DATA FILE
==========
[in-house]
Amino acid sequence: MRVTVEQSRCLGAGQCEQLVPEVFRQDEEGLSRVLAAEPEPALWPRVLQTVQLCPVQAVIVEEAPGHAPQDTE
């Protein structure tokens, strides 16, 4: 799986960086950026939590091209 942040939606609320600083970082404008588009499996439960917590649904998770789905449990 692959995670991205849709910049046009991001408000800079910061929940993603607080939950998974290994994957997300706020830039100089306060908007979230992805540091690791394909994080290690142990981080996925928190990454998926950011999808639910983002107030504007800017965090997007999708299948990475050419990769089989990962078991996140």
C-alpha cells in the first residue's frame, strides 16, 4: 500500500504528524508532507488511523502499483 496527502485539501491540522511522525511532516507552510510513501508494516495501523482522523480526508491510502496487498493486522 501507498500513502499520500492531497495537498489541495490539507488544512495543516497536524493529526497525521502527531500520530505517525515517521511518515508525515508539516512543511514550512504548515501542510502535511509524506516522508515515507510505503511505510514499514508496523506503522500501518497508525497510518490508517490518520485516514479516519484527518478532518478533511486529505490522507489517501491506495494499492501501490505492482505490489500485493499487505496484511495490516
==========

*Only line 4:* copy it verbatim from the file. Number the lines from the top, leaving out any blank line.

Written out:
C-alpha cells in the first residue's frame, strides 16, 4: 500500500504528524508532507488511523502499483 496527502485539501491540522511522525511532516507552510510513501508494516495501523482522523480526508491510502496487498493486522 501507498500513502499520500492531497495537498489541495490539507488544512495543516497536524493529526497525521502527531500520530505517525515517521511518515508525515508539516512543511514550512504548515501542510502535511509524506516522508515515507510505503511505510514499514508496523506503522500501518497508525497510518490508517490518520485516514479516519484527518478532518478533511486529505490522507489517501491506495494499492501501490505492482505490489500485493499487505496484511495490516